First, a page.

Zarenreich in den amerikanischen Westen:
Deutsche in Russland und Russlanddeutsche in den USA (1871-1928):
Die politische, sozio-ökonomische un kulturelle Adaption einer ethnischen
Gruppe im Kontext zweier Staaten
From the Tsarist Empire to the American West: Germans in Russia
and German Russians in the USA (1871-1928): the political, socio-economic
and cultural adaptation of an ethnic group in the context of two
by Dr. Susanne Janssen
Studien zu Geschichte, Politik und Gesellschaft Nordamerikas,
John F. Kennedy-Institut für Nordamerikastudien, Freie Universität
Berlin, LIT Verlag, Münster, Germany, 1997, 327 pages, softcover,
The Germans from Russia Heritage Collection is pleased to announce
the publication of Dr. Susanne Janssen's book, Vom Zarenreich
in den amerikanischen Westen. The book in the German language
was based on her dissertation completed at the John F. Kennedy Institute,
Berlin, Germany completed in 1991. Dr. Janssen visited Nebraska
and North Dakota populated by Germans from Russia people.
For her dissertation, Dr. Janssen researched the German from Russia
Heritage Collection at North Dakota State University Libraries,
Fargo, ND and the library of the American Historical Society, Lincoln,
NE. She interviewed persons of Black Sea German ancestry in North
Dakota and persons of Volga German ancestry in Nebraska.
The work compares how the German-Russians in Russia and later
in America adapted to a new country. Her writing raises an awareness
and an understanding for the recent immigrants of the ethnic Germans
who lived in the former Soviet Union who have immigrated to Germany
facing similar problems as the early settlers. The author reviews
the problem from the political, socio-economic, and cultural view.
She examines: 1) how the German-Russians and the Americans reacted
to WWI; 2) what measures they took for an anti-German campaign and
3) differences and similarities of how they adapted in a free and
in an unfree society between 1871 and 1928 were investigated.
Some of the persons Dr. Janssen interviewed include the following:
Ruth M. Amen, Lydia R. Grasmick, Henry Grenemeier, Mollie Grenemeier,
Adolph W. Miller and Alex Stier (Lincoln, NE); Mathilda Becker,
Jacob Groszhans, Henry Huether, Anna M. Maier and Emma Roeszler
(Ashley, ND); Thekla Dosch, Joseph and Rosalie Mattern and Magdalena
Schwab (Strasburg, ND); Hilda Koepplin, William L. Moser and Bertha
Ruff (Wishek, ND). Responses and interview summary is in the English
and German languages in some cases. Pages 302 - 327, the complete
oral interviews are published entirely in the English language with
questions and answers for the following interviewees: Alma Herman,
Fargo, ND; Henry Grenemeier, Lincoln, NE; and Ruth M. Amen, Lincoln,
Dr. Janssen includes an extensive bibliography of references.
Susanne Janssen, Vom Zarenreich in den amerikanischen Western:
Deutsche in Rußland und Rußlanddeutsche in den USA 1871-1928,
Münster, Germany, Lit Verlag, 1997), 327 pp. paper, ISBN 3-8258-3292-9.
Published in the series Studien zu Geschichte, Politik und Gesellschaft
Nordamerikas, editor, Dr. Willi Paul Adams.
In her dissertation Janssen compares the assimilation process
of the approximately 150,000 Germans who migrated from Russia during
the 60 year time frame to lands, especially North Dakota and Nebraska.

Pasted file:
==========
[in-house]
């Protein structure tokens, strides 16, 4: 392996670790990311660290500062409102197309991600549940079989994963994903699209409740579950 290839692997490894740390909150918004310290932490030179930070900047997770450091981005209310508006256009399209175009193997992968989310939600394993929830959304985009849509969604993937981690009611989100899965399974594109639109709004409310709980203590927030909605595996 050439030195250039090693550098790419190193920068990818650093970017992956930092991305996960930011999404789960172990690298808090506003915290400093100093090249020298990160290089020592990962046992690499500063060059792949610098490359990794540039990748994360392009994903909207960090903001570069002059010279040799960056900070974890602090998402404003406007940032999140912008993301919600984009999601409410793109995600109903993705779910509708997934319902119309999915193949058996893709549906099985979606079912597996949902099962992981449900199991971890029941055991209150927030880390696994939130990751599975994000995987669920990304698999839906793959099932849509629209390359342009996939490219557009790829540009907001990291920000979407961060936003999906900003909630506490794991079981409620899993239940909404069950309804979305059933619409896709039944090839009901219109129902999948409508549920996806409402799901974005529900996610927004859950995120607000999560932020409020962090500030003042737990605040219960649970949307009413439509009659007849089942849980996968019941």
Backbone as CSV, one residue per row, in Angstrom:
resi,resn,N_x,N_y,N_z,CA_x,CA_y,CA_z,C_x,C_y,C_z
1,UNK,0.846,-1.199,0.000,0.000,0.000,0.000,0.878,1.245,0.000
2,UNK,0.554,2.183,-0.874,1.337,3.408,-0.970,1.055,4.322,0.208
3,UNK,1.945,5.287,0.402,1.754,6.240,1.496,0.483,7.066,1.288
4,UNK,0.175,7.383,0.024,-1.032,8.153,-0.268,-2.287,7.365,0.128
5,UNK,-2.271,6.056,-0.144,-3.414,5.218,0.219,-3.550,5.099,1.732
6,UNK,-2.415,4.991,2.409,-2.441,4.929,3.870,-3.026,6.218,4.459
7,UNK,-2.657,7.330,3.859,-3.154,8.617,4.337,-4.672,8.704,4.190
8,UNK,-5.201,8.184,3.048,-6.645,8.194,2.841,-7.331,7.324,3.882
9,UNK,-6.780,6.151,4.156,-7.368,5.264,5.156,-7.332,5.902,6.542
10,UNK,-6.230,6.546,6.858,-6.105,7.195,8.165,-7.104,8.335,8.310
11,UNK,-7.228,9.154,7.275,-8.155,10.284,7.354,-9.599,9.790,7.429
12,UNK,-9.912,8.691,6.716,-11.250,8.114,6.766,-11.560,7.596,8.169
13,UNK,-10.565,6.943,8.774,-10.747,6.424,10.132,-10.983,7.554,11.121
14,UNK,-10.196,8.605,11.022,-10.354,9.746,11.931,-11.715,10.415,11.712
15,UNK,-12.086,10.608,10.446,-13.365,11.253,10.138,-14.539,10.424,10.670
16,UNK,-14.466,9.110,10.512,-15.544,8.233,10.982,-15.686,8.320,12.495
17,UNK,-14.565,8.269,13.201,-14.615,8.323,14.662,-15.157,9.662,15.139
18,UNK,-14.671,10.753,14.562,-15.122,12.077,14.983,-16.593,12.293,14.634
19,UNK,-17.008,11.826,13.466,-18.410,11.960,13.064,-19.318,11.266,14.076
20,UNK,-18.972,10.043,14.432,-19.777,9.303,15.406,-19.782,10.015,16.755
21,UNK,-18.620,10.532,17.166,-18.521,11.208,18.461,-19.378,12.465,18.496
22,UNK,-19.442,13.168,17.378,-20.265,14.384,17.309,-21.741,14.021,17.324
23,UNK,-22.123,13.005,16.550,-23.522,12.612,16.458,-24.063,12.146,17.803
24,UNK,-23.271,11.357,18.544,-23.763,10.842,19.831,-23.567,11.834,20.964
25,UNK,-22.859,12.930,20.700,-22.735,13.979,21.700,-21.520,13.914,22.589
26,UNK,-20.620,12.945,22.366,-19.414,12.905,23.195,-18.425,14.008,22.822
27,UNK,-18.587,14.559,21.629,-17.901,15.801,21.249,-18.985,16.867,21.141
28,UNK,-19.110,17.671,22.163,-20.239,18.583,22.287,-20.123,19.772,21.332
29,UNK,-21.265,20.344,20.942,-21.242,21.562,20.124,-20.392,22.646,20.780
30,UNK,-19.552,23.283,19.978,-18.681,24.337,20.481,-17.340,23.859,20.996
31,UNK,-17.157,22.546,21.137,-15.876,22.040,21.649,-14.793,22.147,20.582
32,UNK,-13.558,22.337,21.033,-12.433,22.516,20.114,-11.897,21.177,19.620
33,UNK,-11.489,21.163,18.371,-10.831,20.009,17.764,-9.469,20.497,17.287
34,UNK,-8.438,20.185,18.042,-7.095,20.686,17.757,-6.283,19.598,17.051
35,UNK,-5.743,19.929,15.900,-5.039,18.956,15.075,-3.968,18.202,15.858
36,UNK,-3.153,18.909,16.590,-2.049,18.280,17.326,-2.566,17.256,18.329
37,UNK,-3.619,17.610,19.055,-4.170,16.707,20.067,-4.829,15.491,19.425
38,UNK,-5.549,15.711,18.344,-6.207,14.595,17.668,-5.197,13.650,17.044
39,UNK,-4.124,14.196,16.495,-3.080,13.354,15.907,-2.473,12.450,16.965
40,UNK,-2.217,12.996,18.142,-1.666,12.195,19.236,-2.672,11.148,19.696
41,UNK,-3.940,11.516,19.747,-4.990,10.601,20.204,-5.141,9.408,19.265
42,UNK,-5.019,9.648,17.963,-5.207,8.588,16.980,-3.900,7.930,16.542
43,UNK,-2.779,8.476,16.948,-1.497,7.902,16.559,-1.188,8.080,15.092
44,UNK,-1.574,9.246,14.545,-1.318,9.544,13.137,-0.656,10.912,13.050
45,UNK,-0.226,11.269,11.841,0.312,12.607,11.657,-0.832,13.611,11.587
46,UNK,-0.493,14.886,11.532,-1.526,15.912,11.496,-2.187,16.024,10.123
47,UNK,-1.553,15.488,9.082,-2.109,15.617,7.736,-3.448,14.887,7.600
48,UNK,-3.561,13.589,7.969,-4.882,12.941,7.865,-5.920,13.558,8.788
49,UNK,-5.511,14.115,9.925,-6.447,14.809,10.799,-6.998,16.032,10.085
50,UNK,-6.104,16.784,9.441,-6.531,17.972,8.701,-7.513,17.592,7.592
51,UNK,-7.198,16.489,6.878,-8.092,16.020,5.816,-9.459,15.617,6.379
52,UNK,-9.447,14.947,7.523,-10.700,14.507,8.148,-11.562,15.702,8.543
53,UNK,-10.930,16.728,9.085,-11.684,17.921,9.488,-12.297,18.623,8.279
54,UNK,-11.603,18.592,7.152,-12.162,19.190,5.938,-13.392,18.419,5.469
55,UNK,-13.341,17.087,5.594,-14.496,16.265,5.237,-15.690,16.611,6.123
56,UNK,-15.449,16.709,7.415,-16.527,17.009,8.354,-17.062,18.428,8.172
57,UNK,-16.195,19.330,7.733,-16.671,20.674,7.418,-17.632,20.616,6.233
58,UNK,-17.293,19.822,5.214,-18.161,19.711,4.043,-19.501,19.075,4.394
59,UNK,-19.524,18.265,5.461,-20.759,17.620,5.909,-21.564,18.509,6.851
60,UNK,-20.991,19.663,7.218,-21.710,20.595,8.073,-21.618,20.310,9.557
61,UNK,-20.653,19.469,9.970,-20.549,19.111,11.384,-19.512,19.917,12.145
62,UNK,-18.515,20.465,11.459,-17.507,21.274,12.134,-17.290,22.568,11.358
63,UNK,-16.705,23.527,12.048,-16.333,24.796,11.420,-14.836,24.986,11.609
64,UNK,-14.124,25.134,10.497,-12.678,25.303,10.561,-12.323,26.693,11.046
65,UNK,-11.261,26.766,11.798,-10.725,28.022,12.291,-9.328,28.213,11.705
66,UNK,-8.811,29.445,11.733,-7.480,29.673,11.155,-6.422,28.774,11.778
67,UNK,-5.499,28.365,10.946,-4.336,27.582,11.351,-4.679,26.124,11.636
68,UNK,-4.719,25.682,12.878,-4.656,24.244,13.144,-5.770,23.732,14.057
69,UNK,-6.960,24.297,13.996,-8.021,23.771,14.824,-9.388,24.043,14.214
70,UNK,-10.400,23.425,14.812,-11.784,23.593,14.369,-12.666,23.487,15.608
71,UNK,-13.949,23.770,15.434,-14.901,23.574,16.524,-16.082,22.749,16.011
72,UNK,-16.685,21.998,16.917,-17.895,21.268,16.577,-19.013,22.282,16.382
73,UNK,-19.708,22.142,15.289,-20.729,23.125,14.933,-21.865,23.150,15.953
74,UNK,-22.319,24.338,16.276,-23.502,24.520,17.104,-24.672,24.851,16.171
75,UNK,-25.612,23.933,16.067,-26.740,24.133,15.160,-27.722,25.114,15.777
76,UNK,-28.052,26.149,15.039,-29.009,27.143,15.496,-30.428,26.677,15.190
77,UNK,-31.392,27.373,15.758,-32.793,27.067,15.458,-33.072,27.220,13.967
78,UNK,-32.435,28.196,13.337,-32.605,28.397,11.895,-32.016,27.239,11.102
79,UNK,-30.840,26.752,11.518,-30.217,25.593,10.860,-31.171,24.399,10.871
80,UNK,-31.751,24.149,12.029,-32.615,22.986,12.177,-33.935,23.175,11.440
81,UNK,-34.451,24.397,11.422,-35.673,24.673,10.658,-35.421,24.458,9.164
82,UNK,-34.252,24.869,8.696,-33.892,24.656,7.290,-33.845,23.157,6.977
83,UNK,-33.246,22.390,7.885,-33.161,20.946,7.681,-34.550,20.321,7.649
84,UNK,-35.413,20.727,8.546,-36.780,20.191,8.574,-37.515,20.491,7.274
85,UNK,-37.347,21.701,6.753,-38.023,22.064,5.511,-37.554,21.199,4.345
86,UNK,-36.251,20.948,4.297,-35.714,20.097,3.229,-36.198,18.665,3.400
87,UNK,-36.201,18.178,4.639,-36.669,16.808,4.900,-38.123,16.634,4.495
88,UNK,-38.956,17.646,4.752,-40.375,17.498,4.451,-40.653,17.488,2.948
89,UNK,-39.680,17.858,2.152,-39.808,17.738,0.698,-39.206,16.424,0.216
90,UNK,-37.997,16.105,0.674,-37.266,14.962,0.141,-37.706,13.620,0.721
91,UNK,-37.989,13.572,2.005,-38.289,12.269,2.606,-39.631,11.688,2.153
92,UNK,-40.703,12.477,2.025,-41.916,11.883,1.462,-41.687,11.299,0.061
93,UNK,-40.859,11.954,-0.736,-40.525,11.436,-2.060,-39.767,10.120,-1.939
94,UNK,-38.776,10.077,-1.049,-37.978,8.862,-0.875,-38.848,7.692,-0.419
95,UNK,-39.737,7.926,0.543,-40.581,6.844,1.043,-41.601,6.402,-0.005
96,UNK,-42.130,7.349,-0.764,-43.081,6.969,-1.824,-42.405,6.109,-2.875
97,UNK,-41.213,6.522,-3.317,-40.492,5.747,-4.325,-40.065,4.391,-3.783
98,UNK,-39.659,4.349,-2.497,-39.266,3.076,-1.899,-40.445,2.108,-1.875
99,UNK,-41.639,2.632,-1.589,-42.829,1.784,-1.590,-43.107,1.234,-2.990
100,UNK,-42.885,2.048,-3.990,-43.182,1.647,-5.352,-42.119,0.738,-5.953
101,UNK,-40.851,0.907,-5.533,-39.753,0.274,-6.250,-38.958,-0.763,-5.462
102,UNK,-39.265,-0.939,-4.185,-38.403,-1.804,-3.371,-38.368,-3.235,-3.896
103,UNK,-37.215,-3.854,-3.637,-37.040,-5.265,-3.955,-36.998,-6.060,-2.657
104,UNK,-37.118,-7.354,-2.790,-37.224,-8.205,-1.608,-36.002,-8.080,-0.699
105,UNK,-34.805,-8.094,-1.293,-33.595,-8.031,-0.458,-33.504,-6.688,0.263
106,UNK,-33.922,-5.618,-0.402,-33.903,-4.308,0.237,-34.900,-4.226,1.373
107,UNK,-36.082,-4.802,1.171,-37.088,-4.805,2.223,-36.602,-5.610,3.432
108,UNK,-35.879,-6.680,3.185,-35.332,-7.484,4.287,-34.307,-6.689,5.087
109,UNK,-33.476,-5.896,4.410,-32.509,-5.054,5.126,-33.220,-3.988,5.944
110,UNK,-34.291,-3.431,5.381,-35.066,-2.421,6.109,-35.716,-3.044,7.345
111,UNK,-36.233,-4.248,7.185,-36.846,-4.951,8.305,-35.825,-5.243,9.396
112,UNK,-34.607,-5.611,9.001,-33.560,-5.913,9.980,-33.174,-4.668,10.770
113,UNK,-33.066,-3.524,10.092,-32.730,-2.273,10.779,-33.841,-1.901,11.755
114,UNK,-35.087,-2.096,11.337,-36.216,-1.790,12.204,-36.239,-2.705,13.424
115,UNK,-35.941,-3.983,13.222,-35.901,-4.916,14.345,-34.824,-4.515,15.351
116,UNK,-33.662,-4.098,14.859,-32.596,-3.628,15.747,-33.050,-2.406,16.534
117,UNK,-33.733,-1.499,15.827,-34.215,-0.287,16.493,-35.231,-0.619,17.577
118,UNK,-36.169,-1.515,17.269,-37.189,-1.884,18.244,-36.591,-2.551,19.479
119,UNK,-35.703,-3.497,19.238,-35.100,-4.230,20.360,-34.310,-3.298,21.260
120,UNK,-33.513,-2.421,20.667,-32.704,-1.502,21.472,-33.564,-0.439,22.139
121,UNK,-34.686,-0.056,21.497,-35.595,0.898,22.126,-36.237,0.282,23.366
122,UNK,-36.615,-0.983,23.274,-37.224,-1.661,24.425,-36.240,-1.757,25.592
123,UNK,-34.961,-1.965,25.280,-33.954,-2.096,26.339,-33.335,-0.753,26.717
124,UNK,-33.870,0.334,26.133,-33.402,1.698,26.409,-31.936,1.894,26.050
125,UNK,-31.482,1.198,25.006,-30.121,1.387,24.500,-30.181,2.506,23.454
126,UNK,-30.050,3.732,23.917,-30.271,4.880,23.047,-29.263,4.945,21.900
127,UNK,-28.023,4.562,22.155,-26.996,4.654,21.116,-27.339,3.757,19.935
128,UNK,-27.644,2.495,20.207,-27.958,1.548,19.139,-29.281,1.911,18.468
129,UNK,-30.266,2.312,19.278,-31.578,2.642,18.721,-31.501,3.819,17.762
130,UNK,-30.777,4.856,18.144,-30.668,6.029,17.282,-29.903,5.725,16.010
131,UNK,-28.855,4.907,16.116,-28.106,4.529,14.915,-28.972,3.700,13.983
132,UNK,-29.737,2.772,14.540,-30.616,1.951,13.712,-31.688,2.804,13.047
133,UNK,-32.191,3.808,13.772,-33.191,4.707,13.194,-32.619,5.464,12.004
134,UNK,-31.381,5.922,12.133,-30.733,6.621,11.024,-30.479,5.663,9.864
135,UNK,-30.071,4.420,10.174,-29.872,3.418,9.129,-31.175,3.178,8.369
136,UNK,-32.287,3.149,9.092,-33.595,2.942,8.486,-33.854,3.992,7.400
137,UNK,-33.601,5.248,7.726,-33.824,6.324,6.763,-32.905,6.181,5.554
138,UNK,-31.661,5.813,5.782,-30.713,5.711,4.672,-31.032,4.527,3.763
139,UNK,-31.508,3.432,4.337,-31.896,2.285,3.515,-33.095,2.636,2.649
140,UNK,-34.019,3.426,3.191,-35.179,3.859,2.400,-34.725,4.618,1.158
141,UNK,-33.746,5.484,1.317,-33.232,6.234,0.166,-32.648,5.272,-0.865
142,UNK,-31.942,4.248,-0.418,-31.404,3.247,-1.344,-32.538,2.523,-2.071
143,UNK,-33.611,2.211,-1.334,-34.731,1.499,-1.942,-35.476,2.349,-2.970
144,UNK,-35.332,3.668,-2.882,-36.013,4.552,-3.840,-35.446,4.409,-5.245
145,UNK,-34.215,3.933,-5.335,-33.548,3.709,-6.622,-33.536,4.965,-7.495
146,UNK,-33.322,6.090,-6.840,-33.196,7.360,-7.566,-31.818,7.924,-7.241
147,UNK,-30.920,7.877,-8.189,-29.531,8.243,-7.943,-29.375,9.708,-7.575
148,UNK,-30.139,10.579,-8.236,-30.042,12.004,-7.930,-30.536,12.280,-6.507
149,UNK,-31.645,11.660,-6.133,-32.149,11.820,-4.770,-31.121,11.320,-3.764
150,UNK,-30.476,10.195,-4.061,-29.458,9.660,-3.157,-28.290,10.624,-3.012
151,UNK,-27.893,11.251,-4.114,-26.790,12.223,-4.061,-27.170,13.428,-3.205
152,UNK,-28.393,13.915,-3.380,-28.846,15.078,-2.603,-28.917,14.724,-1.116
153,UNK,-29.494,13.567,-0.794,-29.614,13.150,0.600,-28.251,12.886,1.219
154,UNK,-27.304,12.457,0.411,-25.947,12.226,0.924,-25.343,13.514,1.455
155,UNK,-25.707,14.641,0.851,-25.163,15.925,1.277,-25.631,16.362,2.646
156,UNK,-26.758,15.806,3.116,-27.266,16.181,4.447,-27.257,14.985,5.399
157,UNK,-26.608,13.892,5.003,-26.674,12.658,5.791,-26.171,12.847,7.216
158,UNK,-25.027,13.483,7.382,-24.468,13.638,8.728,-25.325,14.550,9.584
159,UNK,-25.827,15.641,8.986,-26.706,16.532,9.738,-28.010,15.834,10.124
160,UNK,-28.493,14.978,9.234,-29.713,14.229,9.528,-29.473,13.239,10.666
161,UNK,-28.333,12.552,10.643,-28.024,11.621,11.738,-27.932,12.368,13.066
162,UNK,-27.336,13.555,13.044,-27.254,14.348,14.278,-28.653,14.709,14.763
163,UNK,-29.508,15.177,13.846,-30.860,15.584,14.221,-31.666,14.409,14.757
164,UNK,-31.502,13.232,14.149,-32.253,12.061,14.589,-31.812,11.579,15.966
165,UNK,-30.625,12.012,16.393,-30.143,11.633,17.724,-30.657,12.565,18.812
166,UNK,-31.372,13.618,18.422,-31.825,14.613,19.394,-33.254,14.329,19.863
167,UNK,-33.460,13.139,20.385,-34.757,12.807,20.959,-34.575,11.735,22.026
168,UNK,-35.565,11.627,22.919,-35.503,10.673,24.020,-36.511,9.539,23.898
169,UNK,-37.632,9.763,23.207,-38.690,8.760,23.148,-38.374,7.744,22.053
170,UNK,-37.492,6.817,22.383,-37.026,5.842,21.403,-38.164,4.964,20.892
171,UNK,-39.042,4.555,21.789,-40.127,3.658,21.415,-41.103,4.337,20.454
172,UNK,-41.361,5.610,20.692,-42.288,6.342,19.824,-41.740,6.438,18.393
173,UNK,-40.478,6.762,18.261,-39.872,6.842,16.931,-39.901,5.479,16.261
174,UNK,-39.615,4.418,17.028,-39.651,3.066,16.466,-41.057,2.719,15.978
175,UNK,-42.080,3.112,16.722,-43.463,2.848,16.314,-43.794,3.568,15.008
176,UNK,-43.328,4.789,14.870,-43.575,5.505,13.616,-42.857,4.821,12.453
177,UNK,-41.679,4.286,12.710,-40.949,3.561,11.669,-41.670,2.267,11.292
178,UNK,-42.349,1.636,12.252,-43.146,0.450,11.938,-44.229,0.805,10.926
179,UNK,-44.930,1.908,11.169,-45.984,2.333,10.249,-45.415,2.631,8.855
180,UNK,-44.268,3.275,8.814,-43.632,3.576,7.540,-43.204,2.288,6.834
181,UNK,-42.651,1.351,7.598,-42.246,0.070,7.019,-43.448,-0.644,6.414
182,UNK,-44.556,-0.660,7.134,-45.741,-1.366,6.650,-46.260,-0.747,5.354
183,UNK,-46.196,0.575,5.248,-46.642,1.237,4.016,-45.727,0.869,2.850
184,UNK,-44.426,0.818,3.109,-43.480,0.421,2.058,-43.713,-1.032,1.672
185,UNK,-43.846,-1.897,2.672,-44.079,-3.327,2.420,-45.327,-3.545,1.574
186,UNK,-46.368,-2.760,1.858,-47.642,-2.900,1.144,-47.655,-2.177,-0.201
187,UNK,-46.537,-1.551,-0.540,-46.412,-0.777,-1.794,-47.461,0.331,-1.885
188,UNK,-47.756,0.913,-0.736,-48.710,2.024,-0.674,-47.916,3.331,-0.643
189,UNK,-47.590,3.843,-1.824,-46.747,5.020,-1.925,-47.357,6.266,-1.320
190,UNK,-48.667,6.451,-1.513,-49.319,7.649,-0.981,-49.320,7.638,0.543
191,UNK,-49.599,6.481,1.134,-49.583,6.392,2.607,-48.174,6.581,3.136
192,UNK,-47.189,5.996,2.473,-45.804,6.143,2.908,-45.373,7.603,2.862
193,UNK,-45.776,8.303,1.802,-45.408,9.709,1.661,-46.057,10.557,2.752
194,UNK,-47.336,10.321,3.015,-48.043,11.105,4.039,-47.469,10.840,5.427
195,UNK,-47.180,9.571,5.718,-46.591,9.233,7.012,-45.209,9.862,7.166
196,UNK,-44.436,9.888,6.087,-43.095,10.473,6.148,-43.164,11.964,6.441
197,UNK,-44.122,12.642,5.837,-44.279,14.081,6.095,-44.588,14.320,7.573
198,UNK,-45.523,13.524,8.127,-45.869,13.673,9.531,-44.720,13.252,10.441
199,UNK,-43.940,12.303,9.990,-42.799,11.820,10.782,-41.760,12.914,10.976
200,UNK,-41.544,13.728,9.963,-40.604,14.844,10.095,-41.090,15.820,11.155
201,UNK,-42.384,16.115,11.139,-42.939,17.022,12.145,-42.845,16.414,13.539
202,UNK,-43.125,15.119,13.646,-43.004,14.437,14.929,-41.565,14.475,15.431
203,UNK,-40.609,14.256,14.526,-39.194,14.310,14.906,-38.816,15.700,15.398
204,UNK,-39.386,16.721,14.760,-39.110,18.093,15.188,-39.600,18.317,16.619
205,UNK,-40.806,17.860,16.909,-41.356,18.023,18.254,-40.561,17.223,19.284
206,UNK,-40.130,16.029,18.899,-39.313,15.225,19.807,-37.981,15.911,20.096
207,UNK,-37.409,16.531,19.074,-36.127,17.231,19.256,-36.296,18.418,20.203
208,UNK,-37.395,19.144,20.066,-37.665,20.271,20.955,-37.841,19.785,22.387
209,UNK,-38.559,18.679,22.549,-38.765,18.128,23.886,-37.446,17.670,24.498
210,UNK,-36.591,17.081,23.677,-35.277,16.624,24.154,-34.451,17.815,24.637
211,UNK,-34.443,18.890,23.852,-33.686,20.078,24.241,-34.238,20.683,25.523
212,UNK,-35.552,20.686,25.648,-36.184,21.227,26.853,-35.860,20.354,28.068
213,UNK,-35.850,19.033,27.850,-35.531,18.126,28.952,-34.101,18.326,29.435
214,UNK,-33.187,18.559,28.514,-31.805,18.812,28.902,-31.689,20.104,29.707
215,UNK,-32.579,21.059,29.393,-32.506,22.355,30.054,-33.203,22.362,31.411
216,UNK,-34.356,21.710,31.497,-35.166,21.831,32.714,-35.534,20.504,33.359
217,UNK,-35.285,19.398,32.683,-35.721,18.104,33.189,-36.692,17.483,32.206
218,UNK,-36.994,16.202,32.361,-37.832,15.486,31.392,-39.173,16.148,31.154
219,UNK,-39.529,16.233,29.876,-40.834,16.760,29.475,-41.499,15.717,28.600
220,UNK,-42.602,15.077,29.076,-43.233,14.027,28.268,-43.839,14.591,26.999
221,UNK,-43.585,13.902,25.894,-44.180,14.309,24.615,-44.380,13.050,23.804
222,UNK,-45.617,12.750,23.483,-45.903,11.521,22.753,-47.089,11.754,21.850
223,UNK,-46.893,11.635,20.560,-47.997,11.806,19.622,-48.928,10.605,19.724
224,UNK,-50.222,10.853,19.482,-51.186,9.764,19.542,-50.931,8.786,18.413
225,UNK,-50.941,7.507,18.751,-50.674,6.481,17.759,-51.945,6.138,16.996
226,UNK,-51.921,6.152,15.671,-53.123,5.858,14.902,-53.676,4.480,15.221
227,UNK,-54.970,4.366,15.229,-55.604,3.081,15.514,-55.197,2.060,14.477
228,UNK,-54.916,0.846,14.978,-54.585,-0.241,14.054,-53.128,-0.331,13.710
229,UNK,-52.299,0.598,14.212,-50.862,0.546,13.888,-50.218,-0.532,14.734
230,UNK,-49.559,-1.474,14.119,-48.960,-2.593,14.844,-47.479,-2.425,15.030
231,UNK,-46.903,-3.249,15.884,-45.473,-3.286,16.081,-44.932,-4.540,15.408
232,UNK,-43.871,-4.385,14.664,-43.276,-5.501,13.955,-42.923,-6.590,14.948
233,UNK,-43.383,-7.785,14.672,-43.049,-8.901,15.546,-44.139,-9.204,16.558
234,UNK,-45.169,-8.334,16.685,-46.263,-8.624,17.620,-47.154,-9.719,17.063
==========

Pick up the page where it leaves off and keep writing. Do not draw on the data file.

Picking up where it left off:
Uppermost for the study is a view to replicating the assimilation
experience for the Russian Germans in both countries, with a view
to currently returning `emigr'es from the CIS to Germany, approximately
1.5 million since the Wall fell. Thus Janssen analyzes the political
situation in Russian, the socio-economic adaption of the colonists
to the Russian situation, their cultural and political assimilation
in the United States up to the First World War, and the problems
they faced as "Germans" during the conflict both in Czarist Russia
and in the U.S. Interestingly, WWI allowed the Germans from Russia
in the United States to achieve, finally, "German" status, that
having become a sufficiently negative designation to umbrella all
immigrants with a German culture.
Prior to 1917, German Rooschians were distinctly sub-categorized
socially by the Reich and the non-German settlers. Result: Germans
from Russia were slow to enter American politics, strong in their
religious affiliation and economically rather successful. When matters
hit close to home, however, German Russians became politically active,
e.g. on behalf of the Non Partisan League in North Dakota. And in
Russia, the Germans remained culturally superior to their dominant
ethnic outsider group in spite of their education being limited
to the grades, whereas in America the Russian Germans remained educationally
below their neighbors the Norwegians, Reich Germans and Anglo-Americans.
Within this frame work, however, the Germans in Russia resisted
adaption whereas in the U.S. they welcomed the absorption process.
Thus, an assimilative parallel between the Russian and the American
sequence of events fails to replicate. In conclusion, Janssen discovers
the irony that success for the Germans in Russia aroused Slavophobic
antipathy while economic achievement in the sugar beet districts
of Nebraska, and the wheat field of North Dakota, and in the politically
strong Non Partisan League awakened the jealousy and enmity of the
Americans during World War I. Thus whether in a democracy or in
a monarchy, minority tolerance by the majority was dramatically
lacking, though of course in the former there was no mass internment,
deportation or liquidation of settlements.
Thoroughly researched with references to most of the scholarly
work done to date on Russian Germans, very extensive bibliography,
fine table of contents breakdown but no index. A masterful work
deserving of close attention in all serious German-Russian scholarship.
Reprinted with permission of Society for German American
Studies, volume 19, number 2, June, 1998, page 15.
Review by Frederik Ohles